In response to yesterday’s post, Reader Kevin asked me to share the Excel spreadsheet that I use for tracking adjusted cost base (ACB) and capital gains. Since I mostly make buy transactions and rarely do a sell transaction these days, my set up is rather simple. I simply input the date, type of transaction (buy, sell or ROC), no. of shares, price / share and commission and compute the ACB and share balance. Each stock goes into a separate sheet and US stocks have an additional column for the exchange rate.

If you haven’t calculated ACB before, it is quite simple. When you make a buy transaction, you should add the total value of the current transaction to the previous ACB. For instance, let’s say you own 300 shares of XYZ Corp. at an ACB of $3,000. If you buy another 100 shares of XYZ Corp. for a total of $1,500, you’ll own 400 shares of XYZ Corp. at an ACB of $4,500.

When you make a sell transaction, your ACB decreases by the number of shares sold times the average ACB per share. For instance, if you had instead sold 100 shares of XYZ Corp., you’ll now own 200 shares at an ACB of $2,000. You’ll also have a capital gains of $500.

Return of Capital simply reduces the ACB by the number of shares times ROC per share. For instance, if XYZ Corp. had a return of capital of $1 per share, your ACB would be $2,700 ($3,000 – 300 shares * $1). If you need more detailed explanation of ACB, check out Gummy Stuff’s Adjusted Cost Base for Canadians. DRIP Primer also has a handy explanation of ACBs for those who reinvest their dividends.

To make Kevin happy, I cleaned up my Excel spreadsheet and added some code to automatically handle buy, sell and Return Of Capital transactions. All you need to do to track your ACB, is copy the cells into a new sheet and enter the Date, Transaction, # Shares, Price / Share, Exchange rate (if applicable) and Commission columns. The spreadsheet should calculate ACB, Share Balance and Capital Gains columns. Just copy and paste the previous row to create a new transaction. You can download the spreadsheet here. Comments are welcome.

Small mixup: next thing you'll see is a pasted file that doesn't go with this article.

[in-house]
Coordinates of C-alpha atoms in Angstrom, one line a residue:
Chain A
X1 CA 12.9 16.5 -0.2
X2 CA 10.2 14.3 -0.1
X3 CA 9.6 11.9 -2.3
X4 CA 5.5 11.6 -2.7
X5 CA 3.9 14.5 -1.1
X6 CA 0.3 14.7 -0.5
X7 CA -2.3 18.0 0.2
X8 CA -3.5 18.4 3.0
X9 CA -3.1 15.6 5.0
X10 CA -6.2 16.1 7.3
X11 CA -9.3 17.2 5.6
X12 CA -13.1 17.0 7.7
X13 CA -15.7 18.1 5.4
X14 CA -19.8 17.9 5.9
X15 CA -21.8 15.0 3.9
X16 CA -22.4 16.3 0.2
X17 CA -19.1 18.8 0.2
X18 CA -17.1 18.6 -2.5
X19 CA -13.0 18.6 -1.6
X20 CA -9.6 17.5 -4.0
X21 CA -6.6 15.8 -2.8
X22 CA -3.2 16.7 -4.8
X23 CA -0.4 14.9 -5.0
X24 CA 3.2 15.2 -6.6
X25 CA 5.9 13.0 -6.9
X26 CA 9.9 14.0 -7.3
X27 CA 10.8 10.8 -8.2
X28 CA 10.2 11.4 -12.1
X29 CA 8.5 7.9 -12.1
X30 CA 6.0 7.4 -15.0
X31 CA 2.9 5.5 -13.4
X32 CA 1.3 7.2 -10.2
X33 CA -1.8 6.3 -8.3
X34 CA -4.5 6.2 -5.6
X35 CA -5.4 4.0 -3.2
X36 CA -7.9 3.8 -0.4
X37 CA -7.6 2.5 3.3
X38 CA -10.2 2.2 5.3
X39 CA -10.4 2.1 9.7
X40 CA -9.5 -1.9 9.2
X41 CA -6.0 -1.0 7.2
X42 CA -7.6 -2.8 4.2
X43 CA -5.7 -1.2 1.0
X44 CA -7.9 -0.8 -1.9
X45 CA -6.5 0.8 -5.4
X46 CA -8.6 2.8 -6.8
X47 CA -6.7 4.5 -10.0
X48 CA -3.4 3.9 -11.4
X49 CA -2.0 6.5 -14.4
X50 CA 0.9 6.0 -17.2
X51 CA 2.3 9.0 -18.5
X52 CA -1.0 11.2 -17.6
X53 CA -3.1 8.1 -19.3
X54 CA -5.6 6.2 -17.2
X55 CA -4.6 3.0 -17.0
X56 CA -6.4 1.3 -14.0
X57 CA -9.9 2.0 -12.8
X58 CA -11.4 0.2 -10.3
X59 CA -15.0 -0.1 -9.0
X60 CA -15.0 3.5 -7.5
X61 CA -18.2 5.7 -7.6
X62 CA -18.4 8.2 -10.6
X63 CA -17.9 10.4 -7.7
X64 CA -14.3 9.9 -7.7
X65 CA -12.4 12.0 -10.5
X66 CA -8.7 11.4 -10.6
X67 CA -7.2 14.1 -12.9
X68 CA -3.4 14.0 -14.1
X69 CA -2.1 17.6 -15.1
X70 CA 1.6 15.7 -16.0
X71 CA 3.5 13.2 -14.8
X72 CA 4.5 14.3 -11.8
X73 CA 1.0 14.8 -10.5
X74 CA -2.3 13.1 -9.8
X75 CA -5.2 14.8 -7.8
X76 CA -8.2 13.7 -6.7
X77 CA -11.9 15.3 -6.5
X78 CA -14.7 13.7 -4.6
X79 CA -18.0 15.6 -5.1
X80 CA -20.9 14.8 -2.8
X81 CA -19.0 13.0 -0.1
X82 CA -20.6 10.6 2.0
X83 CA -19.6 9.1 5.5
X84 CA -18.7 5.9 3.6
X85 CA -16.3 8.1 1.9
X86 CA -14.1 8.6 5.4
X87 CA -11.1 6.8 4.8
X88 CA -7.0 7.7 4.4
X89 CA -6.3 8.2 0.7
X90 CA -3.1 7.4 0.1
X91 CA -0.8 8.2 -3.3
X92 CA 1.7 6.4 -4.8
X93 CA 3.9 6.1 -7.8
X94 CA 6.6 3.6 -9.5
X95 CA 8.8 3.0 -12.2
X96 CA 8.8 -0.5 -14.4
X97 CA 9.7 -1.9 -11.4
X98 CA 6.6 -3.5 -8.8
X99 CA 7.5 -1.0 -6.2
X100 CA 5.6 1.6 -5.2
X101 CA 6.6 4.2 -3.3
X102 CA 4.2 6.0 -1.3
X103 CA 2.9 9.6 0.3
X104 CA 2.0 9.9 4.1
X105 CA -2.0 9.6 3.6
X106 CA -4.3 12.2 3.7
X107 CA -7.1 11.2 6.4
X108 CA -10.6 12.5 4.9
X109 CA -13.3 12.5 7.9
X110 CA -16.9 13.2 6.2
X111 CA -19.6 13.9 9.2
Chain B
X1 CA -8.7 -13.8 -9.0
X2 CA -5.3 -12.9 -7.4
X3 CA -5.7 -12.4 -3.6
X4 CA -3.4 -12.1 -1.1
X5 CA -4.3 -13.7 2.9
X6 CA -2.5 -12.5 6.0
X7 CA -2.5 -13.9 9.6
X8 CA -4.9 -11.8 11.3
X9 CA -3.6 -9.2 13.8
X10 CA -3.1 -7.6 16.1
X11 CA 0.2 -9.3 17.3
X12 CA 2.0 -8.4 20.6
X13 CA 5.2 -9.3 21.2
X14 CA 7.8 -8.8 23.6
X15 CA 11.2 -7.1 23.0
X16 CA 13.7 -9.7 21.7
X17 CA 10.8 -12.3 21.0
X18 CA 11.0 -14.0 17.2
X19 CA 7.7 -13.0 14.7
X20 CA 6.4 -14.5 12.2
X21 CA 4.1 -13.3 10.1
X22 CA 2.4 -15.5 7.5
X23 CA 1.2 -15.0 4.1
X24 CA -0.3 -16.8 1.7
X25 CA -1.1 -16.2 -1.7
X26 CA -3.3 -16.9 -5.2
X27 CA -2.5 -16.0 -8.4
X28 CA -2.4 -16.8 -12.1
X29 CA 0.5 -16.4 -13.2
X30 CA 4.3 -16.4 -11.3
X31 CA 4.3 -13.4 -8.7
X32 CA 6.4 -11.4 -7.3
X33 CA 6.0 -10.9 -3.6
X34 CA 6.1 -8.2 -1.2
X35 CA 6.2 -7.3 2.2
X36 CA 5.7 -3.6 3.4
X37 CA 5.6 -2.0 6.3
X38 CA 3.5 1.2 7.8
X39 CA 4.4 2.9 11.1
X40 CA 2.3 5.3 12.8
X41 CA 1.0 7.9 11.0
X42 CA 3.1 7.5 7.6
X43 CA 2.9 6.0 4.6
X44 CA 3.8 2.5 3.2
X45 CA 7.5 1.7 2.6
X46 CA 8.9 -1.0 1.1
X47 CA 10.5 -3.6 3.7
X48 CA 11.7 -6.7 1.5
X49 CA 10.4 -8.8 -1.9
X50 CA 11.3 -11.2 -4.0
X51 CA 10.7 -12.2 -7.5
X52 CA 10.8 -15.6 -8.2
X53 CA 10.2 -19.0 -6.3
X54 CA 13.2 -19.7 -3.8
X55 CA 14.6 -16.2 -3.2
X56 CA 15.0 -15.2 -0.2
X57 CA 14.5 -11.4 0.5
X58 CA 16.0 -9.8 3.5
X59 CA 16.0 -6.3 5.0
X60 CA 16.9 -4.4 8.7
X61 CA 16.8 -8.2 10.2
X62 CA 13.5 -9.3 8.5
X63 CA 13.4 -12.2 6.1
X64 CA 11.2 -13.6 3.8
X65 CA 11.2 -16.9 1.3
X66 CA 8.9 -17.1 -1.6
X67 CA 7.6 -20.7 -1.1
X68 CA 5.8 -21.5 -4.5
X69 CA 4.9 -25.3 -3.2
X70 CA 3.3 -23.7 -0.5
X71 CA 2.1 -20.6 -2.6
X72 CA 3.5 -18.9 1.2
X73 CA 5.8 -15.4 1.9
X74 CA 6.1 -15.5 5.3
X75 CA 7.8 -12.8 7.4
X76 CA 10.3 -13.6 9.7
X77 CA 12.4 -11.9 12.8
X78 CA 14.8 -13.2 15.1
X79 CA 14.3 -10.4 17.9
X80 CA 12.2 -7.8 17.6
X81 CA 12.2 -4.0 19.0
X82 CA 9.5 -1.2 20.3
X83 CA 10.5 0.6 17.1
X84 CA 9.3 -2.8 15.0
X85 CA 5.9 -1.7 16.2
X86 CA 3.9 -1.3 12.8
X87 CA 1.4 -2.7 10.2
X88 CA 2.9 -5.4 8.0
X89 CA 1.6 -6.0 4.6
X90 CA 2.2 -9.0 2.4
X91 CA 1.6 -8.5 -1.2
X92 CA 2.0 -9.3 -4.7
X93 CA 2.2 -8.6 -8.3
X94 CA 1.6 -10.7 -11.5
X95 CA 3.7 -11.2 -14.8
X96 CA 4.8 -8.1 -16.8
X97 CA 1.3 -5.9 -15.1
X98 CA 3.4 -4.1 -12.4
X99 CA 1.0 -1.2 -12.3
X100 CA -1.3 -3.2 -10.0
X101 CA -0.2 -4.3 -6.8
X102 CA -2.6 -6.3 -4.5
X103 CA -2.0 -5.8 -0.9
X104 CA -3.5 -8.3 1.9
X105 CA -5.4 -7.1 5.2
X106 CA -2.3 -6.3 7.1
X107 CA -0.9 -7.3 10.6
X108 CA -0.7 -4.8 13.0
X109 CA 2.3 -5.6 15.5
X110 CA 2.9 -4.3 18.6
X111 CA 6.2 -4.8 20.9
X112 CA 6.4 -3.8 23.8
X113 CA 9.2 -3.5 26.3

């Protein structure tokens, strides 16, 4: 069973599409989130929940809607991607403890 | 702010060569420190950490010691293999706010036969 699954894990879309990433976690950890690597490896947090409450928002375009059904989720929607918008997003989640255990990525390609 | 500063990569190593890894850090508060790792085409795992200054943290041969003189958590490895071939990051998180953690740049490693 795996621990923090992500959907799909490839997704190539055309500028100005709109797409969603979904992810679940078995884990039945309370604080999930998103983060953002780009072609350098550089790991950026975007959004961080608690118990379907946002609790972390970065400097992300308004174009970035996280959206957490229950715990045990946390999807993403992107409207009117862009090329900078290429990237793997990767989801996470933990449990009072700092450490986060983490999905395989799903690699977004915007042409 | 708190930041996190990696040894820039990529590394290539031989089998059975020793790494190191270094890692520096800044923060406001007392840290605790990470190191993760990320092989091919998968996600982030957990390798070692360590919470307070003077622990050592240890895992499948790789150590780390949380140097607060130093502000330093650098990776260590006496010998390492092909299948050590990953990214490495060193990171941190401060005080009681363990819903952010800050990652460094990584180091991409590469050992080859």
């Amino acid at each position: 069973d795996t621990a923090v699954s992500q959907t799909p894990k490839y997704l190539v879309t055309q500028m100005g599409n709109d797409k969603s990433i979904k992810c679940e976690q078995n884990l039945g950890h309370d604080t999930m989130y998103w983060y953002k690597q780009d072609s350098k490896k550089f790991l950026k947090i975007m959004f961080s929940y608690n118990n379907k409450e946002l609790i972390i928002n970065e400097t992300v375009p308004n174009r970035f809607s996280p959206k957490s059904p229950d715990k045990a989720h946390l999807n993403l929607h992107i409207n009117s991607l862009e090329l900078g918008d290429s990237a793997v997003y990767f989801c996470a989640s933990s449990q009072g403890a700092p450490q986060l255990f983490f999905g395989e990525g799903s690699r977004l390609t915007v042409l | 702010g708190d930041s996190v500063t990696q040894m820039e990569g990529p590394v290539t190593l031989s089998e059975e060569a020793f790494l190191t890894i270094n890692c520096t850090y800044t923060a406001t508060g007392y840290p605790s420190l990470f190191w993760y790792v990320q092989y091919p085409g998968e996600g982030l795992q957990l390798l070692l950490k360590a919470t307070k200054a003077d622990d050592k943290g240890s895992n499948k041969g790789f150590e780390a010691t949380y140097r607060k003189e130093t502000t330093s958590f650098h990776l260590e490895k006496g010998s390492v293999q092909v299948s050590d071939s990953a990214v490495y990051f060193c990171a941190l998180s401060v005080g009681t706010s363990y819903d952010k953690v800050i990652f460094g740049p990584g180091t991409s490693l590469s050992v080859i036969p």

This article has 28 comments

  1. There is no limit to how complicated these stock transaction spreadsheets can become. For example, I used to have to track stock options and deferred stock option gains. The critical thing is to learn enough to be able to create your own spreadsheet. Start with CC’s spreadsheet, but be prepared to know how to modify it to suit your own situation.

  2. @Michael: I agree that this is just a starting point. It can become a lot fancier depending on how fancy one wants to make it. I’ve been meaning to clean up my spreadsheet for a long time because it is better to get it done right once instead of doing it manually and increasing the chances of errors.

  3. @CC: I agree that automation is best, but it is hard to anticipate all possible events. There are stock splits, reverse splits, share distributions, returns of capital, spinoff of shares of other stocks (such as when BCE gave Nortel shares to its shareholders), and other even more exciting possible events. The latest update to stock option gain deferral rules forced me to add a new column to my spreadsheet. So, while I do my best to automate, I find it necessary to update my spreadsheet periodically.

  4. The one I like is that the issuer doesn’t tell you how much of your distribution is Return of Capital (ROC) until tax time… So, you don’t actually know the full tax implications of your trading until April 30 or whatever.

    Like you, I try to make my life simple by making sure that I never sell the investments (mostly REITs) whose distributions contain a lot of ROC, unless they’re inside my RSP or whatever.

  5. DRIPers can use CC’s spreadsheet, by simply entering a reinvested dividend as a ‘buy’.

    DRIPers still not getting Adjusted Cost Base after reading CC’s or the Gummy’s explanation, they can check out my attempt at explaining it here: